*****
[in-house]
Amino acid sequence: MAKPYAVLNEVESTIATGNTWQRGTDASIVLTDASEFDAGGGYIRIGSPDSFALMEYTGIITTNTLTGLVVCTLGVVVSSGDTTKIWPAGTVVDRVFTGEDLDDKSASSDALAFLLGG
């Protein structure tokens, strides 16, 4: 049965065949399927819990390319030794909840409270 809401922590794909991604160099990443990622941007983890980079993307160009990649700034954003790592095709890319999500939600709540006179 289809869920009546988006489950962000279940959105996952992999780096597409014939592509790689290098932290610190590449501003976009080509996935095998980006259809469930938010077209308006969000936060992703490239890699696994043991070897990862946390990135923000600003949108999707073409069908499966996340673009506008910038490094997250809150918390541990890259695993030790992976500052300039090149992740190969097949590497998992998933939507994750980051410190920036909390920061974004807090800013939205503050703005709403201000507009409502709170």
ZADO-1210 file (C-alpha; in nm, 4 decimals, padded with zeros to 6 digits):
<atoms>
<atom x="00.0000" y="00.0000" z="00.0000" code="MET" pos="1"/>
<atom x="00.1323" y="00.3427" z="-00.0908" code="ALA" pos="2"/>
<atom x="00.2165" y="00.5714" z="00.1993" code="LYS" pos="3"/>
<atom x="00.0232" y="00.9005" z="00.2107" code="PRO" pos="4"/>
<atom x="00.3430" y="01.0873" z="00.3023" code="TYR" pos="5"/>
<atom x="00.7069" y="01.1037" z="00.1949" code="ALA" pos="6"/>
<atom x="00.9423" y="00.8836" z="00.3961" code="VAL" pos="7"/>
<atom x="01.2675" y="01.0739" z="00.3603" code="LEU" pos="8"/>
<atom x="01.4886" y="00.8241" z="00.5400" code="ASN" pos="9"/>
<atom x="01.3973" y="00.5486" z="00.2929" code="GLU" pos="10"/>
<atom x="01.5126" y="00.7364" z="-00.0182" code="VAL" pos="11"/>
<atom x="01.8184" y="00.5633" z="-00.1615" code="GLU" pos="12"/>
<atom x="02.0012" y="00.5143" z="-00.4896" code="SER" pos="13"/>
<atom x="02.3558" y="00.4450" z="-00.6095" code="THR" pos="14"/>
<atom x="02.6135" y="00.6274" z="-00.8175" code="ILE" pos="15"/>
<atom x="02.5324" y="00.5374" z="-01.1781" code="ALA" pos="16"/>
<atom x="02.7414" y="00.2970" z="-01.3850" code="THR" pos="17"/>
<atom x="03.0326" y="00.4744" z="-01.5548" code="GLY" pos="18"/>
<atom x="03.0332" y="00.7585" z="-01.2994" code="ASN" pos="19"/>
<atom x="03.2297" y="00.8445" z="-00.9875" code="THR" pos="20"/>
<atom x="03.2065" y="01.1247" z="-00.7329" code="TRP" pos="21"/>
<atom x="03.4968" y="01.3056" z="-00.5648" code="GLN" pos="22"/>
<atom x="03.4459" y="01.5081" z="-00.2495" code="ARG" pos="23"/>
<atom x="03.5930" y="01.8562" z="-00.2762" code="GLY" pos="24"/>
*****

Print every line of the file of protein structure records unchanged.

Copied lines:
[in-house]
Amino acid sequence: MAKPYAVLNEVESTIATGNTWQRGTDASIVLTDASEFDAGGGYIRIGSPDSFALMEYTGIITTNTLTGLVVCTLGVVVSSGDTTKIWPAGTVVDRVFTGEDLDDKSASSDALAFLLGG
């Protein structure tokens, strides 16, 4: 049965065949399927819990390319030794909840409270 809401922590794909991604160099990443990622941007983890980079993307160009990649700034954003790592095709890319999500939600709540006179 289809869920009546988006489950962000279940959105996952992999780096597409014939592509790689290098932290610190590449501003976009080509996935095998980006259809469930938010077209308006969000936060992703490239890699696994043991070897990862946390990135923000600003949108999707073409069908499966996340673009506008910038490094997250809150918390541990890259695993030790992976500052300039090149992740190969097949590497998992998933939507994750980051410190920036909390920061974004807090800013939205503050703005709403201000507009409502709170």
ZADO-1210 file (C-alpha; in nm, 4 decimals, padded with zeros to 6 digits):
<atoms>
<atom x="00.0000" y="00.0000" z="00.0000" code="MET" pos="1"/>
<atom x="00.1323" y="00.3427" z="-00.0908" code="ALA" pos="2"/>
<atom x="00.2165" y="00.5714" z="00.1993" code="LYS" pos="3"/>
<atom x="00.0232" y="00.9005" z="00.2107" code="PRO" pos="4"/>
<atom x="00.3430" y="01.0873" z="00.3023" code="TYR" pos="5"/>
<atom x="00.7069" y="01.1037" z="00.1949" code="ALA" pos="6"/>
<atom x="00.9423" y="00.8836" z="00.3961" code="VAL" pos="7"/>
<atom x="01.2675" y="01.0739" z="00.3603" code="LEU" pos="8"/>
<atom x="01.4886" y="00.8241" z="00.5400" code="ASN" pos="9"/>
<atom x="01.3973" y="00.5486" z="00.2929" code="GLU" pos="10"/>
<atom x="01.5126" y="00.7364" z="-00.0182" code="VAL" pos="11"/>
<atom x="01.8184" y="00.5633" z="-00.1615" code="GLU" pos="12"/>
<atom x="02.0012" y="00.5143" z="-00.4896" code="SER" pos="13"/>
<atom x="02.3558" y="00.4450" z="-00.6095" code="THR" pos="14"/>
<atom x="02.6135" y="00.6274" z="-00.8175" code="ILE" pos="15"/>
<atom x="02.5324" y="00.5374" z="-01.1781" code="ALA" pos="16"/>
<atom x="02.7414" y="00.2970" z="-01.3850" code="THR" pos="17"/>
<atom x="03.0326" y="00.4744" z="-01.5548" code="GLY" pos="18"/>
<atom x="03.0332" y="00.7585" z="-01.2994" code="ASN" pos="19"/>
<atom x="03.2297" y="00.8445" z="-00.9875" code="THR" pos="20"/>
<atom x="03.2065" y="01.1247" z="-00.7329" code="TRP" pos="21"/>
<atom x="03.4968" y="01.3056" z="-00.5648" code="GLN" pos="22"/>
<atom x="03.4459" y="01.5081" z="-00.2495" code="ARG" pos="23"/>
<atom x="03.5930" y="01.8562" z="-00.2762" code="GLY" pos="24"/>